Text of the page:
Photographers are remarkably resistant to the idea that they are artists. Not every photographer, of course, but in a group of photographers you’ll usually find that the majority resist the idea. Some might unbend enough to admit to being Fine Art Photographers, which oddly enough doesn’t seem to include being an Artist.
I’ve illustrated this piece with a handful of pictures I’ve shot with wildly different motivations over the years. One picture was just supposed to be beautiful, another is a snapshot of my younger daughter. One illustrates an essay on San Francisco, and the selfie is a self-consciously “artsy” (and rather silly) shot I took for this piece specifically.
Why is this? As far as I can tell, it’s partly because there’s some disdain for contemporary art built in, somewhere. There’s a lot of this around, of course, but photographers seem to have a more serious case of it. What is Art, anyway?
- it’s what artists do
- it’s whatever I say it is
- it’s anything that makes me think, makes me grow
- it’s whatever The Tate buys
- it’s the decoration and elaboration we humans do with the free time we’ve created with our big brains and our thumbs
- … and so on.
The illustrations in this piece all hit #1, #2, and #5. A couple of them are intended to hit #3. Still working on #4.
Certainly there are a lot of definitions, which can lead one to despair. Happily, they overlap a lot. It’s not so much that Art is all subjective and therefore incapable of definition (“money” is too, and it seems to be a real thing), it’s that the tent is really big, and the edges are a bit vague.
Therein lies the wonderful thing. The tent, it is very very big. Photography has been in the tent, unambiguously, since the late 19th century, no matter what some hand-wringing salesman would like to tell you.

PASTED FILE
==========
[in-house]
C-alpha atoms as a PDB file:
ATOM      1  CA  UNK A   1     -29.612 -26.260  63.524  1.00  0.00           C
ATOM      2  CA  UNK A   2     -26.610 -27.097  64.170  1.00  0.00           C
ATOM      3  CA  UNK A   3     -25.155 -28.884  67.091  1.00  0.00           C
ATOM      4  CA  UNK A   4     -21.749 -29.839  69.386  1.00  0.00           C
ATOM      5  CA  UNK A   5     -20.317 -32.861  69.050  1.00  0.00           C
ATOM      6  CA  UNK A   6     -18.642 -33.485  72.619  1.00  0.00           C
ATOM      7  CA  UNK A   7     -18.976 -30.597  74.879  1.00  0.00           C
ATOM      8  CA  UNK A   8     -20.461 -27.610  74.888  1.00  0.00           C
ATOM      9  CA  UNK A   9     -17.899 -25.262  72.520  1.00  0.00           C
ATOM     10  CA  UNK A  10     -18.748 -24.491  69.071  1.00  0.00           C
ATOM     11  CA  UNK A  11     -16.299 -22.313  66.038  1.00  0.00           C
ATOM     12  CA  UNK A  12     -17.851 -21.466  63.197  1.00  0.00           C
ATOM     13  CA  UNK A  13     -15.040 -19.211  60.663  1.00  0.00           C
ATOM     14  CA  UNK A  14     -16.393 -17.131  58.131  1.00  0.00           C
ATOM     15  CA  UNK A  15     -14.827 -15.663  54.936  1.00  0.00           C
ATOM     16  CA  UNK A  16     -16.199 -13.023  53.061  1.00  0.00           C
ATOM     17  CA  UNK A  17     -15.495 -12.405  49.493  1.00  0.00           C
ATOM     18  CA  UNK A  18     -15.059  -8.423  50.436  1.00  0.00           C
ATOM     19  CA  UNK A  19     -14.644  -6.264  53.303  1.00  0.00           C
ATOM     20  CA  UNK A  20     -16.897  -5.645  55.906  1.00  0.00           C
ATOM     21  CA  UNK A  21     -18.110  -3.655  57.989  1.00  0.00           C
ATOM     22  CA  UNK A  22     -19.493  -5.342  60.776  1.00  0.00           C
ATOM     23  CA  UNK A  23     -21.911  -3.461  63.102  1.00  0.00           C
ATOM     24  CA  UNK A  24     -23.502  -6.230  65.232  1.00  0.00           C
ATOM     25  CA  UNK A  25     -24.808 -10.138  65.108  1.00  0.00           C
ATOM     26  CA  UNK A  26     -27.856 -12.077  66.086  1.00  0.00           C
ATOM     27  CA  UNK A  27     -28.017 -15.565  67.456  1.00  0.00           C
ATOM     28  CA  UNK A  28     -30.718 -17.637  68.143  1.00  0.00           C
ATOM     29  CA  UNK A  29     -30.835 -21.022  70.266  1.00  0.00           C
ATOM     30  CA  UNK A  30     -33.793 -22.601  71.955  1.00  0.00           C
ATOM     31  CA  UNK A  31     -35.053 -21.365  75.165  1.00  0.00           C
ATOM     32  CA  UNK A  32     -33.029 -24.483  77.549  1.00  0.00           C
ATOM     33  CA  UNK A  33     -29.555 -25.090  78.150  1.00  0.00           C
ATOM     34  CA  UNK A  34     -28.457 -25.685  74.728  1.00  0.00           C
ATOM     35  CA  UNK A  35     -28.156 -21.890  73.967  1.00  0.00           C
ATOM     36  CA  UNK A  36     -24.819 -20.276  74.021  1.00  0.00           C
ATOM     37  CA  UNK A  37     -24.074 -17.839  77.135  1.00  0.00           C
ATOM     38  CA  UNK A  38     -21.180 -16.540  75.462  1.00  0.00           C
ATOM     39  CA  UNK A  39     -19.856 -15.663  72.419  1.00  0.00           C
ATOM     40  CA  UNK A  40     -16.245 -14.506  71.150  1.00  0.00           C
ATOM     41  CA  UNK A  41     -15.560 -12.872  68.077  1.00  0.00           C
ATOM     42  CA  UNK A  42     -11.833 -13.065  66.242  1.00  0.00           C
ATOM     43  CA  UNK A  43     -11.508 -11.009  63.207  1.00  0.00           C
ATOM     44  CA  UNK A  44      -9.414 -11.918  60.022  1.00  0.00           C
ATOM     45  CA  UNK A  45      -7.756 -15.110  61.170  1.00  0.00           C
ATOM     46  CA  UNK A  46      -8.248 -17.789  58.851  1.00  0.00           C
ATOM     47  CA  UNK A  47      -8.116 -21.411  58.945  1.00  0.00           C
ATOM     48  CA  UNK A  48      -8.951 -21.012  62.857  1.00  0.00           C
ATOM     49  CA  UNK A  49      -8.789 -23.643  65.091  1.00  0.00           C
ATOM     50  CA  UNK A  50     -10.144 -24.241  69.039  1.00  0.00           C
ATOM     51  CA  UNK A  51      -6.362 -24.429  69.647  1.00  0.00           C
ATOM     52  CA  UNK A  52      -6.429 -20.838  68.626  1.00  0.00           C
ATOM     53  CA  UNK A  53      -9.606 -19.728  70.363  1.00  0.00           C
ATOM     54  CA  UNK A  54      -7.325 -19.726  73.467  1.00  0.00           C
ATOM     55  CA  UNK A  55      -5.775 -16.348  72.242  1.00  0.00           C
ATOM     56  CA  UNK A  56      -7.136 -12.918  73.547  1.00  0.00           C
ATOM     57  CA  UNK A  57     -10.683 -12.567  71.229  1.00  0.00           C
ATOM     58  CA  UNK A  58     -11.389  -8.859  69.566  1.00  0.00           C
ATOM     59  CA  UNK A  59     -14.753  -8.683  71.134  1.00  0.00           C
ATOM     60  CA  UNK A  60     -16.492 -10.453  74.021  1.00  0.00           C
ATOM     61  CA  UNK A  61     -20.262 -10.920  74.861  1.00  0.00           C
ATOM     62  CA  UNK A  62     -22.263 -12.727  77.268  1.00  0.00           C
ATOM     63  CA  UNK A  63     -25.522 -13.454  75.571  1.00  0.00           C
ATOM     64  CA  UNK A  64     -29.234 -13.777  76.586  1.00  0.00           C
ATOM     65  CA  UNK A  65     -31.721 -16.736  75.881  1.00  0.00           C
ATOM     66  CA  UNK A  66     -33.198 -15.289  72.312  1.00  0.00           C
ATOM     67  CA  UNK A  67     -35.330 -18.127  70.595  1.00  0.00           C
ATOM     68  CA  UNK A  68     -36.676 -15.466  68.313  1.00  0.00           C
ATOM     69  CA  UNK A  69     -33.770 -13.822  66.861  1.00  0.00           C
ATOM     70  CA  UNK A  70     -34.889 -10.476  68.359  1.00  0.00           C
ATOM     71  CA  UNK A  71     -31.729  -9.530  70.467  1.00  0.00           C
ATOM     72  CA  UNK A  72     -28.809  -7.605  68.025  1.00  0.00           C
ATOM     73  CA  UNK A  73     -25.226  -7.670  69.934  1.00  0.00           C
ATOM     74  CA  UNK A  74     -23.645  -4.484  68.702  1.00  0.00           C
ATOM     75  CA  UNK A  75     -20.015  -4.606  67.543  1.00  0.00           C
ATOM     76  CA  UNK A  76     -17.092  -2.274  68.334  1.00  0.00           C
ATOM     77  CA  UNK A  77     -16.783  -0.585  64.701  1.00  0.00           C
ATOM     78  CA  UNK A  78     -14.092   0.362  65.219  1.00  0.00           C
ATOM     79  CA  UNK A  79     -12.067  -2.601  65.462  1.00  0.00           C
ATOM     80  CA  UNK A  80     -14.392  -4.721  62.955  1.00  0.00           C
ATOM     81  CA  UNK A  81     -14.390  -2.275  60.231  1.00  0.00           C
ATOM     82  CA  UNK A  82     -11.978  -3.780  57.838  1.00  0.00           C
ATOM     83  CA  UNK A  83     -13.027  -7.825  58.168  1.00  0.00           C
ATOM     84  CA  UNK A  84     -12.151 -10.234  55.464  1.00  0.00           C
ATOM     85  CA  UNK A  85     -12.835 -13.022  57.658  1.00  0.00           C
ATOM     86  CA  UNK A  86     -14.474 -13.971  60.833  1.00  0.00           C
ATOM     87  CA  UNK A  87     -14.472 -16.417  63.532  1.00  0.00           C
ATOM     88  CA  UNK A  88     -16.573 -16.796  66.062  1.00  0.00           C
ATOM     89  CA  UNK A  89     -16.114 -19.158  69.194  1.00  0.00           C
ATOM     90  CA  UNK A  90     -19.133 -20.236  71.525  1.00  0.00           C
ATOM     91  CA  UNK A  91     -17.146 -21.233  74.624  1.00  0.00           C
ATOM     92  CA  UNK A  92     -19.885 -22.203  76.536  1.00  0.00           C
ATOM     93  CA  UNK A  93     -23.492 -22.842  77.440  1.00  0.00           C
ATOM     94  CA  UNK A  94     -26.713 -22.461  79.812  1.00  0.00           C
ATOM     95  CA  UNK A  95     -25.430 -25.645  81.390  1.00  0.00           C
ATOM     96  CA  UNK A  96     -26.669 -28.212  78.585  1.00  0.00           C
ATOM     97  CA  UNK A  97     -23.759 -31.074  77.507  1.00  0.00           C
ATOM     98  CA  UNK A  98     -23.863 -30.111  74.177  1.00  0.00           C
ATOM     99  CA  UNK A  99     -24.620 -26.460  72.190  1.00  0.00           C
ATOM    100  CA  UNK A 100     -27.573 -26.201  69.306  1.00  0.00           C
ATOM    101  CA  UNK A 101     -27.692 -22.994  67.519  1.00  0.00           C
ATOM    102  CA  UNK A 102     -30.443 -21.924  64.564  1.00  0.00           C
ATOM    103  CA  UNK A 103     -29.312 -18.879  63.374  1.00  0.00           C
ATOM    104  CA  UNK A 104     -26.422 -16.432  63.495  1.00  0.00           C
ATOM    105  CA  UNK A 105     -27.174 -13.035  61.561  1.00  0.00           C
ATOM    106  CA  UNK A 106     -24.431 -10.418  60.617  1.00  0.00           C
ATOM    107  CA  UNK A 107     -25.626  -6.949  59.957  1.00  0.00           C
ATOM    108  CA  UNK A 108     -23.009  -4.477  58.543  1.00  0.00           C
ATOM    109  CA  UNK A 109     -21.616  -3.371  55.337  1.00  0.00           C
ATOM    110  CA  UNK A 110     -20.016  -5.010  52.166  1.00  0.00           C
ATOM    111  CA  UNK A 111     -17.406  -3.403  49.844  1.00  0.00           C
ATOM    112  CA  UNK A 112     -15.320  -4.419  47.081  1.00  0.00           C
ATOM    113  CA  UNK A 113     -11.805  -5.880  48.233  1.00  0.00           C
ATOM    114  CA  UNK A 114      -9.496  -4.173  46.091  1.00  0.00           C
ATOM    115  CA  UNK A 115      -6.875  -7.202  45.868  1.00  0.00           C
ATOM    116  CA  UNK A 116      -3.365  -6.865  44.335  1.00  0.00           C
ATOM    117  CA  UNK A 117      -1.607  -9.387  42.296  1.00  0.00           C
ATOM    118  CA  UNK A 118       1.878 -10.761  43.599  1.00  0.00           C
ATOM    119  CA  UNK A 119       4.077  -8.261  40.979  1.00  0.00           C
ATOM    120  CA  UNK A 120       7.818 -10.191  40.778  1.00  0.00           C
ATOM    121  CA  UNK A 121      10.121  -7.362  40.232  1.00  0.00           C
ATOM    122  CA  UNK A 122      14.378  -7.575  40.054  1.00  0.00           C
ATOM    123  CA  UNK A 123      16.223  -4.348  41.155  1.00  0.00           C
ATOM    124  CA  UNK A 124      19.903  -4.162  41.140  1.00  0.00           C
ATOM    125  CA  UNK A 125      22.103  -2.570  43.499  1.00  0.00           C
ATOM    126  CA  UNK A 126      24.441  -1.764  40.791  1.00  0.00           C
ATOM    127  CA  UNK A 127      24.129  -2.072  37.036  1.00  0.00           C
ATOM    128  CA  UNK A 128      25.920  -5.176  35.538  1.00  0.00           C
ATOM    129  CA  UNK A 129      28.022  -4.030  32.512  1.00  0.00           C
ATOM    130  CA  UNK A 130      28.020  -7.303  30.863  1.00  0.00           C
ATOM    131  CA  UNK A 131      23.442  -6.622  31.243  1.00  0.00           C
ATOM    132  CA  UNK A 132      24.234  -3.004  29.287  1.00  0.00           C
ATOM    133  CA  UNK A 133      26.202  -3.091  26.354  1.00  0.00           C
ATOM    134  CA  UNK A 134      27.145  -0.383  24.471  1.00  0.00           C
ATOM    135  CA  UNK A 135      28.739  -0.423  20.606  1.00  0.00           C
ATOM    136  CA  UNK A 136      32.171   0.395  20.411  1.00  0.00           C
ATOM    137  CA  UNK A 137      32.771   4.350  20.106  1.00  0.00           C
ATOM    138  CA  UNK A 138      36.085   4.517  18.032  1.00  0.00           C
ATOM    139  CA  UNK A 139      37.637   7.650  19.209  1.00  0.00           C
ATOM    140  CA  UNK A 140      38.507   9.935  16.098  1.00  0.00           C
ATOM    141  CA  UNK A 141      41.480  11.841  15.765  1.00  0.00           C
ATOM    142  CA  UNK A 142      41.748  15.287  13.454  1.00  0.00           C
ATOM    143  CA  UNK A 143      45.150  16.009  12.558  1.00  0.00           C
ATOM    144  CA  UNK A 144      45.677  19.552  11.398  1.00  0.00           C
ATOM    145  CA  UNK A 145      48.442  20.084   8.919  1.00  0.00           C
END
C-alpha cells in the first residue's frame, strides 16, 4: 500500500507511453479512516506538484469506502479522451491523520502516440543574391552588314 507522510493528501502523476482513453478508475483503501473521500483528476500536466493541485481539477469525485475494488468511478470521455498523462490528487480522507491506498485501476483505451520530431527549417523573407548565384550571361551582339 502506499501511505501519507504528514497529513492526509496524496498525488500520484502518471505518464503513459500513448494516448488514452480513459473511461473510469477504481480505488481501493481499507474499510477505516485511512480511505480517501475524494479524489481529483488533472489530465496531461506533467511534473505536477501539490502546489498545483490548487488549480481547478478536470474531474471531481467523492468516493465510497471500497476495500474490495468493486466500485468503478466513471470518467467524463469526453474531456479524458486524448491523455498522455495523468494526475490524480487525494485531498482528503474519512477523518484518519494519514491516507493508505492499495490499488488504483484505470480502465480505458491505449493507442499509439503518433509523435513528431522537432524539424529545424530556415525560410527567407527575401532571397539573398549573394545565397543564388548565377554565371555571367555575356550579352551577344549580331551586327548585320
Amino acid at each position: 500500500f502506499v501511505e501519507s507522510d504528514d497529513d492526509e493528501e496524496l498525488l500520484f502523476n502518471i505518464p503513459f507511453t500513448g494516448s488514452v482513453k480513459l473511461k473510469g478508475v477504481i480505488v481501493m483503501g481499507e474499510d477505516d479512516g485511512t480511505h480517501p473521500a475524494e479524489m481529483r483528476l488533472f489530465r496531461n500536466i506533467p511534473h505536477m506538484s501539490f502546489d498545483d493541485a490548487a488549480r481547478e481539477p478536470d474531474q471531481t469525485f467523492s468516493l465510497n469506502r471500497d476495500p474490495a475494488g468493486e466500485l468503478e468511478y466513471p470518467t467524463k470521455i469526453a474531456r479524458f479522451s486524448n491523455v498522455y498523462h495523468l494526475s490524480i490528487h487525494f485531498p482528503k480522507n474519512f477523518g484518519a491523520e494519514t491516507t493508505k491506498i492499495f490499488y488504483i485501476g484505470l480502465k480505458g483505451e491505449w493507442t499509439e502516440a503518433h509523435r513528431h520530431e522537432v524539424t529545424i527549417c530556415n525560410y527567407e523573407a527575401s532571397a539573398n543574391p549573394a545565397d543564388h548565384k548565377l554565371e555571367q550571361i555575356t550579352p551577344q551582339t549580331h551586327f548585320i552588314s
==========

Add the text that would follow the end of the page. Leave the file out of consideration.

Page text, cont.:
If you have a camera, you’re making Art with a capital A. I won’t claim that it’s good, although it might be better than you think. I won’t insist that you call yourself an Artist, that’s up to you. Still, I reserve the right to call your pictures Art, right to your face if I choose to! I might just walk right up to you and say “I like your art!”
Art got separated from Craft by bits and pieces, starting in the late 19th century, and the job was pretty much done by 1917. Photography played a role in this. It was clear to anyone paying attention that in the first place photographs were Art, and sometimes very good, and simultaneously that photography was ridiculously easy. Why, you could master it in a year, perhaps two, of dedicated effort, glass plates and all! I dare say there were other factors, but this was most certainly a part of it. Art could no longer be considered merely the result of a highly trained technician’s labor. Where formerly ideas, aesthetics, and skill were all intertwined, the first two were clearly seen to be separable, and so some pointy-headed fellows had to think it through.
This is not a disaster; this is a good thing!
So we end up with some fellow exhibiting a urinal as Art, in 1917. You might not like it, but it sure made people think. And that’s Art too, isn’t it? It’s a big, big, tent.
We are now drowning in Art, and while there is no shortage of people who will tell you this is terrible, I cannot quite imagine why they think so. What on earth is so bad with having a practically infinite supply of Art?
Every time you shoot, you’re adding to it. And that is a good thing! Congratulations, you’re an artist!